durability isn’t even an issue anymore. The machine comes with software that can pause a print to allow you to insert any type of fastener or electronic into your design and then have it print over it to enclose that inserted part into the design. The Mark X does have some nice bells and whistles including a laser scanner to make sure each layer is highly accurate, a camera to be able to watch your print when you are away, and a slightly larger built plate ( 13′ x 9.8′ x 7.87′), however comes at a hefty price tag of $69,000. This is much higher than their Mark two at $12,500 with all the optional upgrades.
Another company that has recently got into the game is 3D platforms. They can boast the largest platform of any FDM machine at 1 meter x 1 meter x .5 meters. This is quite incredible. This printer has a heated bed and dual extruders to be able to print in most FDM plastics and a support material.
3D systems do produce a mid-level FDM machine that is called the Cube Pro. This printer can be equipped with 3 heads to hold 3 different materials that range from elastics to plastics to wood. This is a solid printer that can print detailed parts at 50 microns with an enclosed heated chamber, however extruders and nozzles tend to get clogged very easily. Also you must use 3D systems cartridges that can run you $100 which is $60 more than typical cartridges of filament.
Lastly you have your production grade FDM printers. These printers will come from a company called Stratasys. 3D systems no longer produce production grade FDM printers. The first one we will look at is the Fortus 900 mc. This printer is meant for producing production parts, jigs and fixtures, factory tooling, and functional prototypes. This system contains the largest build plate for production grade machines at 36″ x 24″ x 36″. This build plate is in an enclosed heated build chamber that is contained within the 6,325 lb. machine. While this machine is quite large for typical 3D printers, it holds very large filament containers so that the manufacturer can build highly accurate, quality large parts.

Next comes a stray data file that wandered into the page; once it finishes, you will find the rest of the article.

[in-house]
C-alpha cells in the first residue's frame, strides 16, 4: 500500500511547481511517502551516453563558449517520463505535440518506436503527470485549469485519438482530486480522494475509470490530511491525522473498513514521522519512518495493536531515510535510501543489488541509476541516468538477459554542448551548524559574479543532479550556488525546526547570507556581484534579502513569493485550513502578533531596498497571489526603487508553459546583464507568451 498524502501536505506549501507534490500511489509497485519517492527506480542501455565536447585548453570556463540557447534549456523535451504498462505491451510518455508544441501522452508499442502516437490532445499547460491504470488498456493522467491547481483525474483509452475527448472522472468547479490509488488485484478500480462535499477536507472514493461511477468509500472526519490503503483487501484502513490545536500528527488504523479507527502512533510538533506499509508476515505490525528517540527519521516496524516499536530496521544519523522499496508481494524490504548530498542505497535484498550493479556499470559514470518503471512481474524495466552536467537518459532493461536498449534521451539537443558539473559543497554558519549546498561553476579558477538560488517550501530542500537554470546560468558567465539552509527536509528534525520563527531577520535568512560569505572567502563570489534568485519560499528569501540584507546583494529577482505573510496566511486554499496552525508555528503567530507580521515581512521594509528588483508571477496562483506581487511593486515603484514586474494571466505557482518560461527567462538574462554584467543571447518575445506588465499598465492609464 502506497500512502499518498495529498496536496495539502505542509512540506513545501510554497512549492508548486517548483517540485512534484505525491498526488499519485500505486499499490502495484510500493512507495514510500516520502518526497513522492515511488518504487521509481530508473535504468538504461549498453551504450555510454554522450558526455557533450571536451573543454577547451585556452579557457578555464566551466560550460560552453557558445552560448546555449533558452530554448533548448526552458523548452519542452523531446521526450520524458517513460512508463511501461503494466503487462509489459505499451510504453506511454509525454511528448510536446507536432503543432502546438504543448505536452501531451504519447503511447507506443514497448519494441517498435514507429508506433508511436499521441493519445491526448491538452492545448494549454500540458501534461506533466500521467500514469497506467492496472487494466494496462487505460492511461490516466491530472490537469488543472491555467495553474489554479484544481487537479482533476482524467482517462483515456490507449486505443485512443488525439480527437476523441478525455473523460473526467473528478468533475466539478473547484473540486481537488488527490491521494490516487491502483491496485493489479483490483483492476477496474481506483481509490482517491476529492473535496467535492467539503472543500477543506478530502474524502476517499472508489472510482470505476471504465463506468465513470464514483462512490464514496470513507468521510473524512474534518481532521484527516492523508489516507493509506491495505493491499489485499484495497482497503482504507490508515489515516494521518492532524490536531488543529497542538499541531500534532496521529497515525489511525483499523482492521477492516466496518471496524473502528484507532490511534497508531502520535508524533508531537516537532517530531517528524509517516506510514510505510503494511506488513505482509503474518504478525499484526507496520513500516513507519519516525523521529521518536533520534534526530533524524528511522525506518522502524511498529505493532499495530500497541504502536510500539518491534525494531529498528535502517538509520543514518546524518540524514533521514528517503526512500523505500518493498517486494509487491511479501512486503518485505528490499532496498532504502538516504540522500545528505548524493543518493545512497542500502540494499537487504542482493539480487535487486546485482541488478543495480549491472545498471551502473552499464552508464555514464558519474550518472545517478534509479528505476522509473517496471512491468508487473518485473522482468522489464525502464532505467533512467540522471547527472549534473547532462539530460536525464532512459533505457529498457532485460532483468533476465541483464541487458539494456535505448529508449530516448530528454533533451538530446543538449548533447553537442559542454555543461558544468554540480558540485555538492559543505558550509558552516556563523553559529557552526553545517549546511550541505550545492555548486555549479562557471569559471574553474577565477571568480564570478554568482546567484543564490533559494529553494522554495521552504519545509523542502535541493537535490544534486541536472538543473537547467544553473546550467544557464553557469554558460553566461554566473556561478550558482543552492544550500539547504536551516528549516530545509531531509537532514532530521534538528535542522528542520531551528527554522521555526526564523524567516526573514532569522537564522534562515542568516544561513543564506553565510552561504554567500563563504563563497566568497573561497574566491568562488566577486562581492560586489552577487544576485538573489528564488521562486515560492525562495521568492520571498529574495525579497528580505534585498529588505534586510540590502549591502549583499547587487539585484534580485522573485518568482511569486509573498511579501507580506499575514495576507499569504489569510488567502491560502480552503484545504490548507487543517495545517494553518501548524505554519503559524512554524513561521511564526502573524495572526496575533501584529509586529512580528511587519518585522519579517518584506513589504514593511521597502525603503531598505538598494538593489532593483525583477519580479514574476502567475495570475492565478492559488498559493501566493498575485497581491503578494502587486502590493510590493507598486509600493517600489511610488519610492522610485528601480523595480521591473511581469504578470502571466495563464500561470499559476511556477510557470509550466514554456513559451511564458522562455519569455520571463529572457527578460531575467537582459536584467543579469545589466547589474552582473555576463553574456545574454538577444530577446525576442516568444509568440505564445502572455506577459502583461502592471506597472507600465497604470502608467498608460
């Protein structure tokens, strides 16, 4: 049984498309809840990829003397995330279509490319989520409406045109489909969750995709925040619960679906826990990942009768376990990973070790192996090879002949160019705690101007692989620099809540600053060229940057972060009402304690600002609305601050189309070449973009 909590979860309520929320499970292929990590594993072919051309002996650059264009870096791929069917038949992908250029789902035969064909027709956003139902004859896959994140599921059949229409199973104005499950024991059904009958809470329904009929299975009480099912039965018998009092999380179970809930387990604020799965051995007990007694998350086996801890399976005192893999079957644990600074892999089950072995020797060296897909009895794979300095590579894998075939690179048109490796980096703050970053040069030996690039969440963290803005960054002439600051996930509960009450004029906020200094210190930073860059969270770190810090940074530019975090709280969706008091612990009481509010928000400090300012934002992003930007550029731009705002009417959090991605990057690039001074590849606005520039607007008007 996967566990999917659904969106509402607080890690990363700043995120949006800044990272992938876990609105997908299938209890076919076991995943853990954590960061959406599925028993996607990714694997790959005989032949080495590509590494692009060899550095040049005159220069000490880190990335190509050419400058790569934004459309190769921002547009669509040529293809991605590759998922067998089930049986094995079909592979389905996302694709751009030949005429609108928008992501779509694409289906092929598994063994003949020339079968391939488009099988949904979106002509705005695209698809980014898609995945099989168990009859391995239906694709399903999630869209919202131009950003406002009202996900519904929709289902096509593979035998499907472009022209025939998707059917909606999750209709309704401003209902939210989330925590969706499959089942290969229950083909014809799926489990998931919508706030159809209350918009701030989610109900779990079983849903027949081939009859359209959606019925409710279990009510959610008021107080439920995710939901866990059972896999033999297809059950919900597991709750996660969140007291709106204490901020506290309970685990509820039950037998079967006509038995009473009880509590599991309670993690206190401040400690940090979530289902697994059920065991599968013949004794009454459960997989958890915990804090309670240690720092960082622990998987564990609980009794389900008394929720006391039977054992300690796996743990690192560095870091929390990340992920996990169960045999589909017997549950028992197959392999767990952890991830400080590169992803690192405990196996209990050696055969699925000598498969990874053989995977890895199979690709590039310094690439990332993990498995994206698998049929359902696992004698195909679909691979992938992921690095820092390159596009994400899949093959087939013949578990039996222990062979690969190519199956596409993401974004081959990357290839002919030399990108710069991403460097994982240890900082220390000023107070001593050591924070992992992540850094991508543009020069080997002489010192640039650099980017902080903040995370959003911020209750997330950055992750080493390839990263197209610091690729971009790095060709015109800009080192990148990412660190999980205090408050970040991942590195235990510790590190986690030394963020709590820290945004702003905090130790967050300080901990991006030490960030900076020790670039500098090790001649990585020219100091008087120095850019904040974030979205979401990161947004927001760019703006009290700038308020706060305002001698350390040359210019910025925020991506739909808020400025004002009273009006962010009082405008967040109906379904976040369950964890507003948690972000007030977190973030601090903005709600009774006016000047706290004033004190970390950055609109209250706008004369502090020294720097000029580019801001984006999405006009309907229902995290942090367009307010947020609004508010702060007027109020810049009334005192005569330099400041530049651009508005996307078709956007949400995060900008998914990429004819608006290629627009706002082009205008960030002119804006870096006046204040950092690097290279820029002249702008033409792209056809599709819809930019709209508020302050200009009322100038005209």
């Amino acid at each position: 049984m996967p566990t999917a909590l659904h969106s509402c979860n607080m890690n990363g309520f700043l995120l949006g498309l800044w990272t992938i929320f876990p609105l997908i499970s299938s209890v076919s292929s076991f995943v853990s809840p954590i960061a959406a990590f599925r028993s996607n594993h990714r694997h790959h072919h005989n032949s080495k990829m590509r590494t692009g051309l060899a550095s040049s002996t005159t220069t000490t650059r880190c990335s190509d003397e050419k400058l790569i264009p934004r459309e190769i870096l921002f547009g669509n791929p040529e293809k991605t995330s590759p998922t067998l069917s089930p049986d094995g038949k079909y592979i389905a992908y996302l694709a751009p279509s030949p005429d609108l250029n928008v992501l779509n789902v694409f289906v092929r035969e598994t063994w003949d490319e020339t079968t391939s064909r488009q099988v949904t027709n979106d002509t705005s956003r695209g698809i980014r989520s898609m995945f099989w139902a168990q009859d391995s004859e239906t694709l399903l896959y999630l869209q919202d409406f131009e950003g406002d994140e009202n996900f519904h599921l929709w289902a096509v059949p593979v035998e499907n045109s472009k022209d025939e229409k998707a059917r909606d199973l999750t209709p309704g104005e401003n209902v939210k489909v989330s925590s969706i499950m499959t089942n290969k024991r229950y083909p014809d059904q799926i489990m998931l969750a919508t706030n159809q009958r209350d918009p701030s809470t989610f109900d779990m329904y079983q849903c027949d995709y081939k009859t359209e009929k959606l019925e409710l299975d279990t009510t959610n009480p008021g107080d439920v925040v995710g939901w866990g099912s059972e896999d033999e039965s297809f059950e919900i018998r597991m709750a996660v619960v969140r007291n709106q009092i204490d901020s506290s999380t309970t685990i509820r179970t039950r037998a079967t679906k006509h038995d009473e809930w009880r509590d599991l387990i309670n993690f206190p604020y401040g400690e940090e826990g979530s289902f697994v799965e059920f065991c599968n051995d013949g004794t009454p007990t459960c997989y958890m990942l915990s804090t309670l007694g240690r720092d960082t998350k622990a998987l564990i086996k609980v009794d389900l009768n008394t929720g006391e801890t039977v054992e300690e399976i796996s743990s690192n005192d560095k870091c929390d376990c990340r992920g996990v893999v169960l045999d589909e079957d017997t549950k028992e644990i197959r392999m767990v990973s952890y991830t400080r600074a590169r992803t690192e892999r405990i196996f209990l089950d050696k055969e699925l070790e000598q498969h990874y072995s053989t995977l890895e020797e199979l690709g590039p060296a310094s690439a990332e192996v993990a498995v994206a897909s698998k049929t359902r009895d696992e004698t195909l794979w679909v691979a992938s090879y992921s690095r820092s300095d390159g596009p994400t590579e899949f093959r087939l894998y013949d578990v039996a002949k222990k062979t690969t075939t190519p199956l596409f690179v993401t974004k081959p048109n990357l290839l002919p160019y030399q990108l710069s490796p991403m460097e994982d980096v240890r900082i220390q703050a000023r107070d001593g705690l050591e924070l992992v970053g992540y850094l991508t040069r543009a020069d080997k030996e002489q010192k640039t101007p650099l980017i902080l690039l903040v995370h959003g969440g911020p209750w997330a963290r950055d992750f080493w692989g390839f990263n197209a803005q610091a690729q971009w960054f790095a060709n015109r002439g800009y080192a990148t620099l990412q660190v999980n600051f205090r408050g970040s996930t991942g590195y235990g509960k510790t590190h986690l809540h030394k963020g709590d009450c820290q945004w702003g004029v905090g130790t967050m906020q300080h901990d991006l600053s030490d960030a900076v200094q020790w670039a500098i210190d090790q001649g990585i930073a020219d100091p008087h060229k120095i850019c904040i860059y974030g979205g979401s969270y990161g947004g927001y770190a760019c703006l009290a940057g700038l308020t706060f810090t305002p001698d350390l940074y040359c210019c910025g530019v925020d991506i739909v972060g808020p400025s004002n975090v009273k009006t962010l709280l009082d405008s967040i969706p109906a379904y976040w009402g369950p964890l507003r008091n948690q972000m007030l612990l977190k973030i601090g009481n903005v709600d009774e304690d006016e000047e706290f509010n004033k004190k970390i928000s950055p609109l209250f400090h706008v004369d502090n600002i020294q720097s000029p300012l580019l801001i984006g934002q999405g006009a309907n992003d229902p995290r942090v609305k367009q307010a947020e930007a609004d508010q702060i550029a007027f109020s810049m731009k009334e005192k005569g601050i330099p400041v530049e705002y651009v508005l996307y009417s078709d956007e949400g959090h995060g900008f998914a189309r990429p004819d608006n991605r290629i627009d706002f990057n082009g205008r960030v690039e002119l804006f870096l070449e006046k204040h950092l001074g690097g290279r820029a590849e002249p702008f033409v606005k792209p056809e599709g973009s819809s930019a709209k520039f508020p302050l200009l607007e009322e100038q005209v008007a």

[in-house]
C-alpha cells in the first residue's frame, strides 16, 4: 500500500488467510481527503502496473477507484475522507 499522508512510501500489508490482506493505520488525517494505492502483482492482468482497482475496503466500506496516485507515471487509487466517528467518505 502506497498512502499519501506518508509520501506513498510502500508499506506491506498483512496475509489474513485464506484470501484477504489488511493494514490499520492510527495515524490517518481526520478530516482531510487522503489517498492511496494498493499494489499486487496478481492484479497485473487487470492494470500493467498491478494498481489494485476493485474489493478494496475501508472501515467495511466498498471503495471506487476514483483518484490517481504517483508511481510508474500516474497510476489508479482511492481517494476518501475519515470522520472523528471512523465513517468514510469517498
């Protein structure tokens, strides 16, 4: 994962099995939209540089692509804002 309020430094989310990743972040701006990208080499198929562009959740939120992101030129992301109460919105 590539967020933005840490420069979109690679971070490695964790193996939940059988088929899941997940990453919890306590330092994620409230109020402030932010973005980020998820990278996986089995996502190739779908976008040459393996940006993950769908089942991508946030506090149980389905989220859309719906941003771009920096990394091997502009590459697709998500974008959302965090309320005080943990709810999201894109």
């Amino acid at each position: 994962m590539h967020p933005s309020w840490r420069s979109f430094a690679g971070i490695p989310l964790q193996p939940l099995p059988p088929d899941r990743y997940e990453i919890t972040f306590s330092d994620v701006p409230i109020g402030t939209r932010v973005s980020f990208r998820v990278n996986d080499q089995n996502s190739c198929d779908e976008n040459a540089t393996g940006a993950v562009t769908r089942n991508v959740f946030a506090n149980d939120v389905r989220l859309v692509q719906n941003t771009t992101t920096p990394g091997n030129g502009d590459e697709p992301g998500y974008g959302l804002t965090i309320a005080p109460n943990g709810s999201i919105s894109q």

FDM printers use all different kinds of plastics. Some companies make filaments that are very unique, but can only be used with their printers. Then there are your commercial plastics that can be used on most mid ranged desktop printers. Below most filaments from both commercially and the more popular companies will be described.
The commercial plastics are mainly PLA and ABS plastics. Each cartridge can run from $15-$100 depending on the company.
PLA stands for Polylactic Acid which a biodegradable thermoplastic polyester. Any color can be chosen in PLA. Think of “toy” plastic. Then there are reinforced PLA filaments. Here is a list of materials that PLA can be reinforced with to give the part a certain appearance.
- Carbon Fiber
- Glow in the Dark
Typically the material properties will change depending on what material the PLA is infused with. Changing the machine parameters is a must, depending on the material (chamber heat, nozzle size, heated plate), otherwise the reinforced PLA will cause jamming of the nozzles and extruders. Wood PLA is made by most companies that produce a 3D printer. This type of filament really does create a wood like part. It can even be sanded and carved like wood. The other very unique type of filament is the magnetic filament that can be used in actuators and sensors and many more magnetic applications.
ABS stands for Acrylonitrile butadiene styrene, which is a much tougher plastic compared to PLA and can take heats up to 80C (176F). This type of plastic can also come in any color and can be reinforced When printing warping can be an issue as the plastic cools the part tends to shrink. It is advised to print in a heated chamber and provide a sidewalk of material to hold the part to the plate to lower the risk of warping.